Metropolitan News-Enterprise


Wednesday, June 19, 2019


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Ninth Circuit Judges Get a Surprise at Argument: Deputy A.G. Agrees With Position of Inmate

Members of En Banc Panel Question Whether There Is Anything for Them to Decide


By a MetNews Staff Writer


Deputy Attorney General Michael J. Mongan takes judges of the Ninth U.S. Circuit Court of Appeals by surprise in expressing agreement with the position of the petitioner who is seeking habeas corpus relief.


Members of the Ninth U.S. Circuit Court of Appeals, sitting en banc, yesterday expressed astonishment that a deputy California attorney general was agreeing with the stance of an inmate, who is seeking habeas corpus relief, that a Sixth Amendment violation should be presumed based on the trial lawyer’s racial animus toward him, in particular, and African Americans such as he, in general.

A rehearing, en banc, was granted after a three-judge panel held last year that petitioner Ezzard Ellis was not prejudiced by the bigotry of his assigned lawyer, Donald Ames, now deceased, because he did not know of the lawyer’s bias until years later and is unable to point to substandard performance by Ames in handling the case. The Office of Attorney General, at that time, argued against Ellis’s position.

At the oral argument session yesterday in San Francisco before 10 judges (with an eleventh one planning to hear the tape), Deputy Attorney General Michael J. Mongan explained the switch in position by saying that after the three-judge panel ruled, his office took “a fresh look at the legal landscape.”

Advisory Opinion

Judge Andrew Hurwitz called the situation “strange” and suggested that his office could simply enter into an agreement with Ellis’s lawyer. He told Mongan that he is now asking the Ninth Circuit “to write what would an advisory opinion.”

Later, he asked Mongan, rhetorically, whether, if the court affirms the denial of habeas corpus relief, “Do you leave this defendant in jail?”

Saying that the state obviously would not—noting, “You’ve just told us, ‘This is an outrage’ ”—he asked, “Are we really deciding a case or controversy here?”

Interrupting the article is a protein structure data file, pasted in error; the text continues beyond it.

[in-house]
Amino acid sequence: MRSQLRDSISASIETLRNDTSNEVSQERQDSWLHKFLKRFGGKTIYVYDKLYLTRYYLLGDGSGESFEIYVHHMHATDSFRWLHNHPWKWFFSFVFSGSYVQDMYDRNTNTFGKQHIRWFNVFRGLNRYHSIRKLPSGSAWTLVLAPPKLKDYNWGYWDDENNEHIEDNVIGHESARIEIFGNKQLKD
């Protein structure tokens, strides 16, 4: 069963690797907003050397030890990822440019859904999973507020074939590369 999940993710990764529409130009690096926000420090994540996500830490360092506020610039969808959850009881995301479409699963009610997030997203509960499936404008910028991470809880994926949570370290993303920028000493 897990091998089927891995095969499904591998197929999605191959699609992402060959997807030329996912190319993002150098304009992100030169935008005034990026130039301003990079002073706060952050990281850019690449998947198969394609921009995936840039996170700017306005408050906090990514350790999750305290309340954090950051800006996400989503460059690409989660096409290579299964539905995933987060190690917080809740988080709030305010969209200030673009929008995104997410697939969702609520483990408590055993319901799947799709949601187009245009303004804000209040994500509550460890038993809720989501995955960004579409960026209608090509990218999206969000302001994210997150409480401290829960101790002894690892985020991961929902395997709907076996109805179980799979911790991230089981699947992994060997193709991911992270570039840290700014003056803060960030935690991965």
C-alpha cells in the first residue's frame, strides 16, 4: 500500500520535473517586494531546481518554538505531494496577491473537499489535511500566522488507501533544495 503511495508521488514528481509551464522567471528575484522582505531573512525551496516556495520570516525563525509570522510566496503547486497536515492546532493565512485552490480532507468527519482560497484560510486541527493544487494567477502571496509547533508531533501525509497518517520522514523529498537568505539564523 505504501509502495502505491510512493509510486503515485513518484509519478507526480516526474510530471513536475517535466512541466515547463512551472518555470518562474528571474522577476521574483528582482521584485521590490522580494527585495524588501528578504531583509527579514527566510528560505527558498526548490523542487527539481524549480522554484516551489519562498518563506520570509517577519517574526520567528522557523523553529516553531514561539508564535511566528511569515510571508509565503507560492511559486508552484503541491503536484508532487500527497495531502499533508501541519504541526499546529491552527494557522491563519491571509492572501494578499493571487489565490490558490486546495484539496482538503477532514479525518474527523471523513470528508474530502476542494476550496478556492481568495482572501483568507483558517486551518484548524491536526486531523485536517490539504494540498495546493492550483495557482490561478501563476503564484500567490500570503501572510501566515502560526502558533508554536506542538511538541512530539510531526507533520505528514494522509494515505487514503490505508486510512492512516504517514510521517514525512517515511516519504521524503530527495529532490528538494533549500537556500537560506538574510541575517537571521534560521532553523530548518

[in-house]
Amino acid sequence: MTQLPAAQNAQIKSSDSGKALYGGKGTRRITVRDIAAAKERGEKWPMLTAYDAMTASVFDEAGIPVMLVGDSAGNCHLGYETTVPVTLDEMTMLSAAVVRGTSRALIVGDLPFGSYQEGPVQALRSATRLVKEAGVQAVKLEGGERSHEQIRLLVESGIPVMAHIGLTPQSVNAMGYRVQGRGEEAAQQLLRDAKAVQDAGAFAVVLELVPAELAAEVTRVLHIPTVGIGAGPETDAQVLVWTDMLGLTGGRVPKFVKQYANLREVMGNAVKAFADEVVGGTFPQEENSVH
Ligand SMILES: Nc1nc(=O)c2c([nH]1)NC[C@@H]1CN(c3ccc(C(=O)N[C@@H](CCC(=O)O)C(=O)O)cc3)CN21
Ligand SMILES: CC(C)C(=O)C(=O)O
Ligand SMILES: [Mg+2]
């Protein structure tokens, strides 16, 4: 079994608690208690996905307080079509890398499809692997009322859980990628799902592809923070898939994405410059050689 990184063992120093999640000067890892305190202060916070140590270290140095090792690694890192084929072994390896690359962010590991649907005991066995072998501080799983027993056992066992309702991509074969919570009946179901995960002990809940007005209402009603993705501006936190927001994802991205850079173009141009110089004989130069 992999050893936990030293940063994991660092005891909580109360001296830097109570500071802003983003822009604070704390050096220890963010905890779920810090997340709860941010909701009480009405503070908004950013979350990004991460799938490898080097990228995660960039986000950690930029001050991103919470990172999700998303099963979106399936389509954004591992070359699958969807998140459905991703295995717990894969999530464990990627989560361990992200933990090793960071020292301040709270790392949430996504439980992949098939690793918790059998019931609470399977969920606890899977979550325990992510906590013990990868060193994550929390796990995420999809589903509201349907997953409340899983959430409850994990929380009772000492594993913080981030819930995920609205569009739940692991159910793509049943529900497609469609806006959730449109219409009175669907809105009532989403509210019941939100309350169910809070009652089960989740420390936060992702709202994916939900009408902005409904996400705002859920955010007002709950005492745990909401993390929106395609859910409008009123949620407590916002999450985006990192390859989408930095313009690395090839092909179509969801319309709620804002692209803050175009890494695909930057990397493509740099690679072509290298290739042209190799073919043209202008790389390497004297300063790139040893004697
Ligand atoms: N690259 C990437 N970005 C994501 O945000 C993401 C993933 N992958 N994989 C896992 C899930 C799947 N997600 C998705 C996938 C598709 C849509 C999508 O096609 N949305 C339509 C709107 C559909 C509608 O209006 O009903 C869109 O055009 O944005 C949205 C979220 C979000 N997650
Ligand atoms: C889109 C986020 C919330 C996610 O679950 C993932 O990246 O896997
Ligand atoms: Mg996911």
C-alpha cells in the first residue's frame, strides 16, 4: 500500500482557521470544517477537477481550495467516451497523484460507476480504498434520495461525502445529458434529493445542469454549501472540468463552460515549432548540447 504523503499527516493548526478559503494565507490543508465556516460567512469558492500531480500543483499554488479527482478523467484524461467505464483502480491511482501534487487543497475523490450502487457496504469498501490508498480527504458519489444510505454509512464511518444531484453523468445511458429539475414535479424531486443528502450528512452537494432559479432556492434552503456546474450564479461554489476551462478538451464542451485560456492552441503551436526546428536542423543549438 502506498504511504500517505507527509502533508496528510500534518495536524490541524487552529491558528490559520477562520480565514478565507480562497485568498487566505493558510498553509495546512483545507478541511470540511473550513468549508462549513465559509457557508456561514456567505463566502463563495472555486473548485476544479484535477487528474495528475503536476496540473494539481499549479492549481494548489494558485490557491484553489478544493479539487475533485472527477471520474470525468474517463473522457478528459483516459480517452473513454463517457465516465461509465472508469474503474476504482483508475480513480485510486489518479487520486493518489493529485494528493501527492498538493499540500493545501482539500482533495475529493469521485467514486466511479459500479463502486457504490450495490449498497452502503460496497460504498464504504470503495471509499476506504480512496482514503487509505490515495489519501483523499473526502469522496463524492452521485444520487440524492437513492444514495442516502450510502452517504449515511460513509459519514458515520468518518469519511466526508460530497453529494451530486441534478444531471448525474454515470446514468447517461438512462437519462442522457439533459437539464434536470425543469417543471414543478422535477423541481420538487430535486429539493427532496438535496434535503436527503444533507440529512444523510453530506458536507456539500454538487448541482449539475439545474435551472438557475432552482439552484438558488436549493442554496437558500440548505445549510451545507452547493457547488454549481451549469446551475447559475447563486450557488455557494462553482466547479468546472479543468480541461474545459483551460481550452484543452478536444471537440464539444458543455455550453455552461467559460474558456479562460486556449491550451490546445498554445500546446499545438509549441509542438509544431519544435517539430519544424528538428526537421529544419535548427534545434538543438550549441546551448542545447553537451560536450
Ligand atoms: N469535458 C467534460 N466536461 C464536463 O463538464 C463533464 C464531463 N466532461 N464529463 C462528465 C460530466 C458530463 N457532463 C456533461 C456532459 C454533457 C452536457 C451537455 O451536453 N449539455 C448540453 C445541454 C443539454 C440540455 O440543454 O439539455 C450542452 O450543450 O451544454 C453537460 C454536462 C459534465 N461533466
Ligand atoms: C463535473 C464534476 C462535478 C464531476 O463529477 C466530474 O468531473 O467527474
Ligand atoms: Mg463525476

Judge Kim Wardlaw commented:

“I don’t know whether this case is even justiciable any longer.”

Smith Expresses Concern

Expressing a concern that granting relief would lead to a flood of habeas petitions, Judge Milan Smith remarked:

“You’re opening up a Pandora’s box, aren’t you?”

He continued:

“I’m kind of shocked that the state would advocate such a position.”

He said that adopting the parties’ view would “really upset our judicial system.”

Smith also expressed the view that the opinion would be an advisory one and, seeing no continued viability of the appeal, said:

“This case is done. It’s just done.”

With the parties in agreement, he observed, the case is “a very troubling case, procedurally,” adding that it could be viewed as “contrived.”

Judge Jay Bybee said that if the parties are in agreement, they can enter into a stipulation in state court proceedings and need no federal relief.

2018 Opinion

The three-judge panel deciding the case on June 7, 2018, was comprised of Circuit Judges Michael Daly Hawkins, A. Wallace Tashima, and Jacqueline H. Nguyen. Nguyen wrote a concurring opinion, in which her colleagues joined, expressing regret that the result was dictated by the circuit’s 2001 en banc opinion in Mayfield v. Woodford.

She remarked:

“It makes no difference that Ellis was unaware of his counsel’s beliefs. The deleterious effect of such racism on the outcome is usually impossible to prove and, under these circumstances, we should presume prejudice.

“Because I cannot in good faith distinguish Ellis’s case from Mayfield, I reluctantly concur in the opinion. Had we not been bound by Mayfield, I would have granted Ellis’s petition.”

Overruling Mayfield

At yesterday’s session, Chief Judge Sidney Thomas said the three-judge panel affirmed the denial of a writ under compulsion of the en banc opinion in Mayfield. He suggested that the present en banc panel declare that “Mayfield was wrongly decided,” and remand the case to the three-judge panel or to the District Court.

As Hurwitz rephrased Thomas’s solution: “We say, ‘Mayfield is gone.’ Poof.”

Ellis was convicted of murder with special circumstances, attempted murder, and robbery. The defendant learned, well after the trial, principally from statements by Ames’s daughter, of derogatory remarks about him and others of his race.

The case is Ellis v. Harrison, 16-56188.


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